The other night, after cleaning up the dinner dishes, R and I went to the ale house around the corner for a beer. The evening air was gentle, a welcome change from Walla Walla’s oppressive summer heat, so we took our beers out to the patio and sat.
“What will it take,” R asked me teasingly, “to convince you to go live with me in another country for a year?”
R has always been the one in our relationship most eager to travel. This should be no surprise to anyone who knows the two of us. On our summer trip to Alaska last year, she heard the flight attendants’ pitch about the airline-branded, air mile-rewarding credit card, and if she wasn’t signed up by the time we touched down in Seattle, it only took a couple of days. Now, at least once or twice a month, I’ll get excited messages from her about some great deal on flights to Mexico. I’m fairly certain that at any given moment, she has at least two or three possible trips percolating in her mind.
But me? I’m a homebody through and through. I take solace in the familiar, in carving out a space and comfortably inhabiting it. It’s not that I dislike travel, it’s that I don’t ever think about it. Give me two weeks off and a couple grand, and my first thought would be to save most the money and relax at home or in Portland–not hop on a plane.
I thought about R’s question, shrugged, and sipped my beer. “I dunno.”
You might think this general apathy toward travel uncharacteristic of me. After all, I’m always going on about humanism and rich experiences and finding adventures and telling stories–what better way to experience that than travel? And hey, didn’t I live abroad for a year and do a lot of travel then? Haven’t I referred to that as one of the most important, transformative years in my life? What’s all this about, then?
And you know what? You wouldn’t be wrong. It does seem oddly out of character for me to be so apathetic about traveling the world. It doesn’t really make sense to me either. On some level, I recognize that I want–or at least should want to travel. I know that it would be fun and rich and rewarding. It’s the sort of thing I probably ought to do.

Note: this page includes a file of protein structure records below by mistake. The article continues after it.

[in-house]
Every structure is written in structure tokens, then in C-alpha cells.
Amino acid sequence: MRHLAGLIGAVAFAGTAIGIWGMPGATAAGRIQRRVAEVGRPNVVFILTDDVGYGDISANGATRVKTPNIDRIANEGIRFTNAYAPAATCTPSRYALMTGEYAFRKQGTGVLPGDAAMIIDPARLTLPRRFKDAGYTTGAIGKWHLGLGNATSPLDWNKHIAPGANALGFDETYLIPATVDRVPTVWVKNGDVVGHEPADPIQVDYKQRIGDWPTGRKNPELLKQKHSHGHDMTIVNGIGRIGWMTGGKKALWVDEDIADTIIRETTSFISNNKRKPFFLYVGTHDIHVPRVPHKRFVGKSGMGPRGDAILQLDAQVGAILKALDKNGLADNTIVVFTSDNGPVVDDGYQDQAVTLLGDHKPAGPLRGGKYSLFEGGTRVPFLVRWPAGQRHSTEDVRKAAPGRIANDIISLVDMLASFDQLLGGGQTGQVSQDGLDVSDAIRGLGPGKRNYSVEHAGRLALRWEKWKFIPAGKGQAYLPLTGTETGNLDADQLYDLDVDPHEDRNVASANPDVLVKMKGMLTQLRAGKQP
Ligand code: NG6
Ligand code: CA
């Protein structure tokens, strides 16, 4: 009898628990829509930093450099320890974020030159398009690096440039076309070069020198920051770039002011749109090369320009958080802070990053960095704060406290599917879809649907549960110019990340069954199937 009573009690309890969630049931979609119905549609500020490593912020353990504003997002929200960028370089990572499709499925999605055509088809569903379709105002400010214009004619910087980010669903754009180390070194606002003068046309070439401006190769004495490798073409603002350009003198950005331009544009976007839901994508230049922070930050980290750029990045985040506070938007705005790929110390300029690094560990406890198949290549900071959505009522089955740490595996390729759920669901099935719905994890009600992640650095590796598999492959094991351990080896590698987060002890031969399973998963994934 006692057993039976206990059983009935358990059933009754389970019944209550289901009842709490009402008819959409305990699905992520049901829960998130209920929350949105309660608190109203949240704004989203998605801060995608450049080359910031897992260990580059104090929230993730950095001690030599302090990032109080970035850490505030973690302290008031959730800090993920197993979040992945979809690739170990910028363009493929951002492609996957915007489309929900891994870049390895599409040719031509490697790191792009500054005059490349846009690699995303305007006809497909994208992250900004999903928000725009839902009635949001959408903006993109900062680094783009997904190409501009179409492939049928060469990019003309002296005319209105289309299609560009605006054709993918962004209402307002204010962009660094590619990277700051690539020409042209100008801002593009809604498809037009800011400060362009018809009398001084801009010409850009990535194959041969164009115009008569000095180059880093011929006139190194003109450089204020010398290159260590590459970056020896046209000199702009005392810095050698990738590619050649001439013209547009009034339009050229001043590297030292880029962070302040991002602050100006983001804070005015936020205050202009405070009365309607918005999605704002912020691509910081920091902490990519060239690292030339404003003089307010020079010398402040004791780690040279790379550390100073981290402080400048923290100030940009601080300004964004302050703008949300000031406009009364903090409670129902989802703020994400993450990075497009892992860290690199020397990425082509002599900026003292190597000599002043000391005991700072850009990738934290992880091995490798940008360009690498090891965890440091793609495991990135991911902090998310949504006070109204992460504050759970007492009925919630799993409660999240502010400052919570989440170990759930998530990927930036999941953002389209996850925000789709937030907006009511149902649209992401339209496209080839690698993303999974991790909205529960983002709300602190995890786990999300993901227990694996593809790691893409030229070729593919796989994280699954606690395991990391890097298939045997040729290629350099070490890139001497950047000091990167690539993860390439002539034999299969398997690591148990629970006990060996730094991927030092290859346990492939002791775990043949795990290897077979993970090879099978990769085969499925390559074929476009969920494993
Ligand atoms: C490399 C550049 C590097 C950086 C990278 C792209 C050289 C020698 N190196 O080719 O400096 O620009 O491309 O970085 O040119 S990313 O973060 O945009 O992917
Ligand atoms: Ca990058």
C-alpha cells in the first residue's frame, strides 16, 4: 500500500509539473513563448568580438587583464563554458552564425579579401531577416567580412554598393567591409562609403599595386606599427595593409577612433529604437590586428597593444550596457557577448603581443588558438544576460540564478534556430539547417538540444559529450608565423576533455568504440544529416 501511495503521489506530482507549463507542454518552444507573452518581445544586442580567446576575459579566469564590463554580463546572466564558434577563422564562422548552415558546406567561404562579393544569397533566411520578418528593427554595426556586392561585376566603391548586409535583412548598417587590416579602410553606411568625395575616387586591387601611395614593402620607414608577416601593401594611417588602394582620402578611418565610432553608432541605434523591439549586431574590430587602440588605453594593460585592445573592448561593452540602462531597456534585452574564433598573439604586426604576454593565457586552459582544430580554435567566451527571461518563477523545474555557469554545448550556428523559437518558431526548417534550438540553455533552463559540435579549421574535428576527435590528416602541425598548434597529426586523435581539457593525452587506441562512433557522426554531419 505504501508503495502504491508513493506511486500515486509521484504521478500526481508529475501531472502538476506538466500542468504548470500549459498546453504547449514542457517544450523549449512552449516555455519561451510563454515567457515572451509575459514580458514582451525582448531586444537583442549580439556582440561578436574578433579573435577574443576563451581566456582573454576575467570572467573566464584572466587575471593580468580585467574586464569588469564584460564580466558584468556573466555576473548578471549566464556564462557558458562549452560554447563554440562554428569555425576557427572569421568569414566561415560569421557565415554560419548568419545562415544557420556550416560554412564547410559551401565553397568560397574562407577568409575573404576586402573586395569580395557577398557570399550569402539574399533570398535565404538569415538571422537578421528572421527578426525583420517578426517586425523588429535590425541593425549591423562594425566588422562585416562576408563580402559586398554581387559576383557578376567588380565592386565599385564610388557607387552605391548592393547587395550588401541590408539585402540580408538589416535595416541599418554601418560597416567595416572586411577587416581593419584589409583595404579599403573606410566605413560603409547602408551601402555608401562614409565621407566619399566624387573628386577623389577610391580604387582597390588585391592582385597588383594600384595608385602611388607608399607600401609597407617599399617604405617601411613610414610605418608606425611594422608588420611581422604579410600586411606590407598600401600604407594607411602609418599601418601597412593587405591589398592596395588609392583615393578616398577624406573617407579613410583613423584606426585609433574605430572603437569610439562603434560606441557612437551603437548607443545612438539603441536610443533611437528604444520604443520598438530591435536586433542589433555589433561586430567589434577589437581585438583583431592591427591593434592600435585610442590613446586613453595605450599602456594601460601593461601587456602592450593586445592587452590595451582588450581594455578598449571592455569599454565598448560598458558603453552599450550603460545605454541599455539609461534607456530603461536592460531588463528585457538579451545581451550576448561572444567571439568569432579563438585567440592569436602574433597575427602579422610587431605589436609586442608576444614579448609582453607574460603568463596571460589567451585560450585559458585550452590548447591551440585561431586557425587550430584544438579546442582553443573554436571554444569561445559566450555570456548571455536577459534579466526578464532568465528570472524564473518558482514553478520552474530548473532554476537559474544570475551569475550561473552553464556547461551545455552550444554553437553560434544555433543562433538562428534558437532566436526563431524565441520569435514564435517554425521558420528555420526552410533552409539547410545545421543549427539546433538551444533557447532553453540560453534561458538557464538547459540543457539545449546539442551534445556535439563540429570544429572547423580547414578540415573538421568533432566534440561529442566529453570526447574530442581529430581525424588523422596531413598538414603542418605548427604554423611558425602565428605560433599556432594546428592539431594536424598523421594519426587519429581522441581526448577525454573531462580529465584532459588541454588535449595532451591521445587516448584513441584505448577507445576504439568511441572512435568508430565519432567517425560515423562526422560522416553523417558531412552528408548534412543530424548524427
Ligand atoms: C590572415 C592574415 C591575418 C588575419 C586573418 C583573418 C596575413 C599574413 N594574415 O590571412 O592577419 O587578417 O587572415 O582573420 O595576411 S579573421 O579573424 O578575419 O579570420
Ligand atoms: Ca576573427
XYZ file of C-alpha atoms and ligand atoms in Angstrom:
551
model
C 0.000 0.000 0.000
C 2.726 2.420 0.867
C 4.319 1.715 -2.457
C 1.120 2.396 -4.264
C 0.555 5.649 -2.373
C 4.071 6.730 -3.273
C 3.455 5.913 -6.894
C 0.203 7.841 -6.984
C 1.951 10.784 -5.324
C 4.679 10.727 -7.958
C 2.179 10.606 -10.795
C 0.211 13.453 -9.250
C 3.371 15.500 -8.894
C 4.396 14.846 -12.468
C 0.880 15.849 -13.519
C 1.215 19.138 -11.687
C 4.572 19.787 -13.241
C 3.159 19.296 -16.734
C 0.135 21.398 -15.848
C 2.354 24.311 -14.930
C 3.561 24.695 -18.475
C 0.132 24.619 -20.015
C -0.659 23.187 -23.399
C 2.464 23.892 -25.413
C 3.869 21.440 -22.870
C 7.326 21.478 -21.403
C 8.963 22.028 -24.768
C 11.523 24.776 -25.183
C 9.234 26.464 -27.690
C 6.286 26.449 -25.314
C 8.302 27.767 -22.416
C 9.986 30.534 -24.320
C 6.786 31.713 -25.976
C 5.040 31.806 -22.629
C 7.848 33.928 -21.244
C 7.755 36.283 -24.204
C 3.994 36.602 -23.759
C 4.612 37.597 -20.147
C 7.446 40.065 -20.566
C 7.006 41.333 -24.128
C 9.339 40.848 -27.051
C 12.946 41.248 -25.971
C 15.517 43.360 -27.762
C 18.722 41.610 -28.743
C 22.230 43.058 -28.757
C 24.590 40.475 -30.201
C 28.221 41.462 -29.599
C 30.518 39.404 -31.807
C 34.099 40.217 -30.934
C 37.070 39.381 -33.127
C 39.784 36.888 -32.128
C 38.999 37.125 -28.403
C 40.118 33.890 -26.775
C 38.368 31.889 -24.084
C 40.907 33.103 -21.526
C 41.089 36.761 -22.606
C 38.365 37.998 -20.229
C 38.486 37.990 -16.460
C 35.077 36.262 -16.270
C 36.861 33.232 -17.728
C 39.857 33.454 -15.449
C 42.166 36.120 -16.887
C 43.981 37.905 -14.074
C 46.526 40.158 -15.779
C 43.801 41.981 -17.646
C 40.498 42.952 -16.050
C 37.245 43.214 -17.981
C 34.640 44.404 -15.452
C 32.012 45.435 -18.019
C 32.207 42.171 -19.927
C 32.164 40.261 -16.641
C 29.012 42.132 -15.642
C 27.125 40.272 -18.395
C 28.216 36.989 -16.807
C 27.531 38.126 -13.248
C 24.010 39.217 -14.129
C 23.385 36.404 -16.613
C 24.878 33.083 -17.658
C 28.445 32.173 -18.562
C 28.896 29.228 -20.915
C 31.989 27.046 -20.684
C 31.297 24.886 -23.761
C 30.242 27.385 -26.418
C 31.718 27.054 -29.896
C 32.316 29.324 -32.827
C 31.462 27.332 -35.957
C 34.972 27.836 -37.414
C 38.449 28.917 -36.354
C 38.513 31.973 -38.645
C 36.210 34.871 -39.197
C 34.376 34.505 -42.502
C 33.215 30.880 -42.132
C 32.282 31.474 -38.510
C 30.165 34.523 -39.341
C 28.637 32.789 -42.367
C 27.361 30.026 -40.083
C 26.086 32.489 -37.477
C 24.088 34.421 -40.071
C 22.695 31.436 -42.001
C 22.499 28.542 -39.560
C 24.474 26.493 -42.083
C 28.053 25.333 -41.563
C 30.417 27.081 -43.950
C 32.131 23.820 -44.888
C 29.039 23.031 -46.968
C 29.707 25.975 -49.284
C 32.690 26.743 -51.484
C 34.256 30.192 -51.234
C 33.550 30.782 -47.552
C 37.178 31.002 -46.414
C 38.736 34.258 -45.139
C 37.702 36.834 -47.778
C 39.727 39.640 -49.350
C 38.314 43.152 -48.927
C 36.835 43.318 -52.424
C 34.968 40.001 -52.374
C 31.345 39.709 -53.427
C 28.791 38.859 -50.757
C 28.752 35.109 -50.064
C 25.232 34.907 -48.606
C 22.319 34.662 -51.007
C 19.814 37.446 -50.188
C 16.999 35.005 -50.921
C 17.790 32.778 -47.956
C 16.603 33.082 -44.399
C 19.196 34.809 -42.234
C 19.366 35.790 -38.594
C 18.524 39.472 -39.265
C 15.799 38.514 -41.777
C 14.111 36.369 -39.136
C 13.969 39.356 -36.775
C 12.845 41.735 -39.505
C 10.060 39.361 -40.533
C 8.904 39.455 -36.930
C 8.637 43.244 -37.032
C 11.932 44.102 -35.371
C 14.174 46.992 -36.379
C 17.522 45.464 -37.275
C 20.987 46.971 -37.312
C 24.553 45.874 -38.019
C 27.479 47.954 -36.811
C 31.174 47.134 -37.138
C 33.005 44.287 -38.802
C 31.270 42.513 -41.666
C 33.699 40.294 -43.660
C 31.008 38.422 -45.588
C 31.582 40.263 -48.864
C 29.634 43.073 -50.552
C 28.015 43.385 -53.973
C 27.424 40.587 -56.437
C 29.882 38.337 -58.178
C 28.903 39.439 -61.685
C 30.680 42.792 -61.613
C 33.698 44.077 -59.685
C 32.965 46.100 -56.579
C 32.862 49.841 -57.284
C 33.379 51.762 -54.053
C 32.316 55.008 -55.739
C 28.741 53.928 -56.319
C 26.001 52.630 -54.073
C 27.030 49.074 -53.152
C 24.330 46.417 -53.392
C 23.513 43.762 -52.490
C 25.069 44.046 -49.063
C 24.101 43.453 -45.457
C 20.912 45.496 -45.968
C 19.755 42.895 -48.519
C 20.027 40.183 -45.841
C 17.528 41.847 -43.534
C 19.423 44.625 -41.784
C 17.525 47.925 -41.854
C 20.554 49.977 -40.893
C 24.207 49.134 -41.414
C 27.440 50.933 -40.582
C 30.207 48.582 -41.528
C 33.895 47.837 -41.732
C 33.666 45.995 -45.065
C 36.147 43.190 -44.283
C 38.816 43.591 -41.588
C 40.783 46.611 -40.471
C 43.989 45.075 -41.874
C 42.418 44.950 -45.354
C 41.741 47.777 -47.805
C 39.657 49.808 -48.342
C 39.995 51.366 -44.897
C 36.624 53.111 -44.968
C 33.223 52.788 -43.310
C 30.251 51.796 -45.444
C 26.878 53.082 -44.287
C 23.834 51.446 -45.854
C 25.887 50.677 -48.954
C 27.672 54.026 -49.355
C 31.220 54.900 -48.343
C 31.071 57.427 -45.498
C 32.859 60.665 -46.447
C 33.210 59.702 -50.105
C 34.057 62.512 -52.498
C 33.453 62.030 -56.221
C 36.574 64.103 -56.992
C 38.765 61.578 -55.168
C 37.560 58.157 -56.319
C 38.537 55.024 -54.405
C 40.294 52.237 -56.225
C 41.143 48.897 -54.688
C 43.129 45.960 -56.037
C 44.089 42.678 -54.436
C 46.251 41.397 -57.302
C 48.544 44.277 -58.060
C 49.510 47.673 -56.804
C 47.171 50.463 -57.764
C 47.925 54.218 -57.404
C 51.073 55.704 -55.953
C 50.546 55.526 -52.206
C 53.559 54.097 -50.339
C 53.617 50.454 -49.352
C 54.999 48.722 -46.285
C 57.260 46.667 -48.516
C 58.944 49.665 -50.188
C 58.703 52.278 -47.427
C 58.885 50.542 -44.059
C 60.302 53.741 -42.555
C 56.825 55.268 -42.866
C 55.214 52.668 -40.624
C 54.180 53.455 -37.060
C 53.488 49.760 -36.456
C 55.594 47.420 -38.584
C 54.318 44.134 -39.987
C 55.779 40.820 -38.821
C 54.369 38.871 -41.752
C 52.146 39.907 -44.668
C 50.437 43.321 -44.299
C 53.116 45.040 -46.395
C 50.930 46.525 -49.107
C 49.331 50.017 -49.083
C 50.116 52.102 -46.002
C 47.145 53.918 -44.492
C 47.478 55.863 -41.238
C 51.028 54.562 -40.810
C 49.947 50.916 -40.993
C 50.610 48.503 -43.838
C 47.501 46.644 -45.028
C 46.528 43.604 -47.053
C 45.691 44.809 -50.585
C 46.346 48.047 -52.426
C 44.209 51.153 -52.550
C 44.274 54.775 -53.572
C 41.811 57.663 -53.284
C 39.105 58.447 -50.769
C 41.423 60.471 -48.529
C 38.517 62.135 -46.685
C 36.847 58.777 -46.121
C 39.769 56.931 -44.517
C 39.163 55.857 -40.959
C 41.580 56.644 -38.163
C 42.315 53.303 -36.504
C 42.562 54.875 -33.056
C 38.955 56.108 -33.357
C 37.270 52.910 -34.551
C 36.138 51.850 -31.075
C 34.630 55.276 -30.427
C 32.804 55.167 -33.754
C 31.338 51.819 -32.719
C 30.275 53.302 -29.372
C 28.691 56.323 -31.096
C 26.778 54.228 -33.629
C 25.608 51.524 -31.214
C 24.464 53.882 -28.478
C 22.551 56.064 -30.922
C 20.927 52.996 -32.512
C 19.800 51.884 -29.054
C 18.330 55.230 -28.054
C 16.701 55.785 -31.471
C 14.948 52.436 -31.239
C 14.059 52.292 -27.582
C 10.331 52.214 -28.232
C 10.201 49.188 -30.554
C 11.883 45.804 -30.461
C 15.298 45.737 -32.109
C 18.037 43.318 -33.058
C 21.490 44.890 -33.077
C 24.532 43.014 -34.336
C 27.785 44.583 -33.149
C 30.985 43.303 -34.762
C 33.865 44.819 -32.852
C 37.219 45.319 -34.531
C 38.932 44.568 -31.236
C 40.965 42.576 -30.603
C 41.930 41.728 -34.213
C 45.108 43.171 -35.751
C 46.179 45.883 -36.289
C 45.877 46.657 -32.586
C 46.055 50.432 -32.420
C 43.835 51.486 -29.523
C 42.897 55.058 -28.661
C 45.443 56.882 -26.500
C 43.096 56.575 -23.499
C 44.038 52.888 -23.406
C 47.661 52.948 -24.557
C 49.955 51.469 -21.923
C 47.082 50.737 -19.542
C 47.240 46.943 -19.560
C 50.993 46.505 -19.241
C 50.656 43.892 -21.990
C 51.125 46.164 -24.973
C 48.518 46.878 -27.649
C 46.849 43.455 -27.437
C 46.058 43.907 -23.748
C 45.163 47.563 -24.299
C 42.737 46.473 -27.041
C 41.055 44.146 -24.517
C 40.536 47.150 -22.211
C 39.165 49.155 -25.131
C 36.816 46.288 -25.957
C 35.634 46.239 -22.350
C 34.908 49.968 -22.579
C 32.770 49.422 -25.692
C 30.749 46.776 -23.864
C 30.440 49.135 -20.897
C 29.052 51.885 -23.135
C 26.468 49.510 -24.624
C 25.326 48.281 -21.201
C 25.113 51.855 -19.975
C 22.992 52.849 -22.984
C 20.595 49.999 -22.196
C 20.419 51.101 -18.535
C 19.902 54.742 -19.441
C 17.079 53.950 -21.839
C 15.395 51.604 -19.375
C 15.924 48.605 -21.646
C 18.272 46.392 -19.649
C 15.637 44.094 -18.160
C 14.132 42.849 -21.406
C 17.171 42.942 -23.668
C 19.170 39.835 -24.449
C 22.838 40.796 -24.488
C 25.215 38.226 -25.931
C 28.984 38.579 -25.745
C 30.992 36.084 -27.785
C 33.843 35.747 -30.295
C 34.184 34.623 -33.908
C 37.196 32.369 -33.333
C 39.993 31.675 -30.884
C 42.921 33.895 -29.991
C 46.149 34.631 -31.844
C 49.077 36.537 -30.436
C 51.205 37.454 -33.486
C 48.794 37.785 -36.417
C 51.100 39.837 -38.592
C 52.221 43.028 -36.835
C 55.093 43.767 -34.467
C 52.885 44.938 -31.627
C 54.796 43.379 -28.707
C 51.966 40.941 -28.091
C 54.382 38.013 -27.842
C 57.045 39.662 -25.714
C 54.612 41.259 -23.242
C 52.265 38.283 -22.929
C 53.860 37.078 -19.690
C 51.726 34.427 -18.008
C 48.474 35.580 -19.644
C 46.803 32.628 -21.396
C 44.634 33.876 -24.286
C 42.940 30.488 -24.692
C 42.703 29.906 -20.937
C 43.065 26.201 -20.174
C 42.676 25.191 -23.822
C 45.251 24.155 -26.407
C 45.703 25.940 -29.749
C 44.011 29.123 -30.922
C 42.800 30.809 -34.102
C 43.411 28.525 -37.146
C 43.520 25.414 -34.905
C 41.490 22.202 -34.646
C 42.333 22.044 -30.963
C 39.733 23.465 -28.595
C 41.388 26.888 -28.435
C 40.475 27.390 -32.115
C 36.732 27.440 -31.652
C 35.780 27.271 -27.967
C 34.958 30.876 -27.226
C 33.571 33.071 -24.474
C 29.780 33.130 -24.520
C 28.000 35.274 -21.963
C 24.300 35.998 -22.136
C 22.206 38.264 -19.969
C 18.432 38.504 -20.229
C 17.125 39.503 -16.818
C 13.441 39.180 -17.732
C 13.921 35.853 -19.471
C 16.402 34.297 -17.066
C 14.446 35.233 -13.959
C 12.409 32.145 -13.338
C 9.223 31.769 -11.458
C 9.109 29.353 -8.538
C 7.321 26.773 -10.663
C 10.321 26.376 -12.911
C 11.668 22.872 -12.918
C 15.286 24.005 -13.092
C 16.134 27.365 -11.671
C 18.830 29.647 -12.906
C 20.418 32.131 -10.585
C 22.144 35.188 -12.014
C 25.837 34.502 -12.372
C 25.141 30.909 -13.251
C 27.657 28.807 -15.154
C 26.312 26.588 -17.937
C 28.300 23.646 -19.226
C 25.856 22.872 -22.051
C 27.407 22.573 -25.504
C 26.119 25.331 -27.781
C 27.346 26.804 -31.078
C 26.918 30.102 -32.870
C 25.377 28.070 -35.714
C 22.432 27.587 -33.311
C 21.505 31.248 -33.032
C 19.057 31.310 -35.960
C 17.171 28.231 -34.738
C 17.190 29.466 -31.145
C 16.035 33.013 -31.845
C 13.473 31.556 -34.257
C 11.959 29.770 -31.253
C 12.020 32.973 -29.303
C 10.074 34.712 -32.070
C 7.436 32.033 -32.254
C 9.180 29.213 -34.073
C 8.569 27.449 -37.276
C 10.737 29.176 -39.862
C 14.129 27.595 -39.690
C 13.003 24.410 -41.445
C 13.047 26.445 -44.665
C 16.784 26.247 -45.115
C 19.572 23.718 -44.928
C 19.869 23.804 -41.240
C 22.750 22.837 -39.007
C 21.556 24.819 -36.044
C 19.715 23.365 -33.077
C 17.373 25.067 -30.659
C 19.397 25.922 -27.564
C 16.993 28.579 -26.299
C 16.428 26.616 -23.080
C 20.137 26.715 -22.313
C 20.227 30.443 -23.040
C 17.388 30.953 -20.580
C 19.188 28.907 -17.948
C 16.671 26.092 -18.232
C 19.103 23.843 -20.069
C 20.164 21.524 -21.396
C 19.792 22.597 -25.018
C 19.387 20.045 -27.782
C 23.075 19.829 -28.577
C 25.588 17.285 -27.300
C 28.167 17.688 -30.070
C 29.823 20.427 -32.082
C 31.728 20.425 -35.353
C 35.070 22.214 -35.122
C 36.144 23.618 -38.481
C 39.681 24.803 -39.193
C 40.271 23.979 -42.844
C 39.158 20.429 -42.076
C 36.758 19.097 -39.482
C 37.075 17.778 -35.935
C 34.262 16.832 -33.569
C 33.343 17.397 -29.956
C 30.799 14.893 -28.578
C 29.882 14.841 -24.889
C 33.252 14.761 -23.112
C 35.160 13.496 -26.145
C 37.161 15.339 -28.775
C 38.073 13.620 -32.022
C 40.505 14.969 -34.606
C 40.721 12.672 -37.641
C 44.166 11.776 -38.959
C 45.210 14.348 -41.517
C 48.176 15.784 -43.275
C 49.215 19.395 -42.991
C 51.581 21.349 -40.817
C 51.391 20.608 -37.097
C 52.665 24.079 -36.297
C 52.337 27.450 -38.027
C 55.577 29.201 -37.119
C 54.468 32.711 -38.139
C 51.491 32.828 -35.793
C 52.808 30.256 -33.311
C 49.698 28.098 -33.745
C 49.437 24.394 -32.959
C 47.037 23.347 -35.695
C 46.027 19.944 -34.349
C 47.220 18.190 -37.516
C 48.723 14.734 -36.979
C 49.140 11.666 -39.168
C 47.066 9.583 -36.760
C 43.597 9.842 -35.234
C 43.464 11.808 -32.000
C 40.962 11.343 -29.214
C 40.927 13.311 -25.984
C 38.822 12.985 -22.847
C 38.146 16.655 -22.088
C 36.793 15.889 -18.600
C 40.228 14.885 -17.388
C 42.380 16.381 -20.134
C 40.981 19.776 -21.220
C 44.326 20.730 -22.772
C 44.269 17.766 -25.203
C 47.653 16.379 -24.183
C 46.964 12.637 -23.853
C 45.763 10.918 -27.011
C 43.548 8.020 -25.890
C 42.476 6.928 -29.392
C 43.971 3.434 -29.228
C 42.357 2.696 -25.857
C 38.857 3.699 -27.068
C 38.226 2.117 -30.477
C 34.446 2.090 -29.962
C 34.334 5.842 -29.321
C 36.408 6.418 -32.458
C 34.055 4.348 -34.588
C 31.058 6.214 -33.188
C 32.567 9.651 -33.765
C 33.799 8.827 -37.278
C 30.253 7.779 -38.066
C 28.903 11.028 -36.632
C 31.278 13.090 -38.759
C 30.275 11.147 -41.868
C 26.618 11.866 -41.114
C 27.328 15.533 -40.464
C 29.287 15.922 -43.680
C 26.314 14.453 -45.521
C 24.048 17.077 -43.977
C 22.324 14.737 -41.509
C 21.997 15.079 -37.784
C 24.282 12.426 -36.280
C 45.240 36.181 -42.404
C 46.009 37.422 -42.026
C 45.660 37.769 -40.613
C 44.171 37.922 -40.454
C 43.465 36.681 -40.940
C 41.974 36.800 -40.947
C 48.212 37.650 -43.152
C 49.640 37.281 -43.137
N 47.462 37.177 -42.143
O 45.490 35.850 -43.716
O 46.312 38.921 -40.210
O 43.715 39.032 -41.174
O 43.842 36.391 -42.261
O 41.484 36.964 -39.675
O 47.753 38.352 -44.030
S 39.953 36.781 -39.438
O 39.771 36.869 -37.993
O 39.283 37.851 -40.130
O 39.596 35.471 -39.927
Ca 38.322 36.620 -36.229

In fact, there are days and contexts that make me desperately want to travel. Hanging around with my best friend and travel companion from Japan, Sam? It stirs up that wanderlust. I see Instagram photos from my friends who are teaching English on the JET program, and I want to drop everything and move back to Kyoto. There are circumstances here and there, like cleverly hidden clues to a puzzle, that I occasionally stumble across, the discovery of which sets my adventuresome spirit to glowing again.
But when I’m not in the mood, travel’s just another “take it or leave it” thing for me.
What can I say? I am large, I contain multitudes.
Piss Off, Po-Mo
I asked R to provide me with some of the reasons she wanted to travel, just out of curiosity. Among the fairly typical reasons she cited–experiencing culture, seeing sights, getting an outside perspective–she shared with me a particularly thought-provoking one. As she told me, traveling to distant countries, meeting people, and hearing their stories was, on a very fundamental level, her way of understanding and interpreting the world. Not only did she want to travel, it seemed as though she felt she, as a person with the means to do so, almost had a duty to travel, to better understand things and be a better global citizen.
As I thought about what she said (and what I inferred), I felt two things. First, I felt her words ringing hollow for me. Although they made total intellectual sense, I simply couldn’t connect with them on an emotional level. My heart wasn’t waving the travelers’ banner and singing anthems of global awareness–it was just sitting there, pumping blood in its terribly pedestrian way. Second, I felt my sophomore-year self, three years in the past, sourly flipping me the bird. I had become that which I once despised.
Backstory: Fall semester of sophomore year, I took a course entitled “Community in Japanese Film and Fiction” (or something like that). It was an awesome class, blending a foreign literature/film lens with a sociological look at Japanese culture and society, and not only was it rewarding during the semester I was enrolled, but every semester afterward, the knowledge I gained in other classes continued to deepen my appreciation of all we discussed in Japanese Fiction and Film.
But the one thing I hated in that class–the thing I despised with a fiery, burning passion–was fucking postmodernism.1If it pleases you, feel free to imagine “fucking postmodernism” as distinct from simply “postmodernism”. It isn’t (in this case), but I’m all for liberally interpreting language for laughs.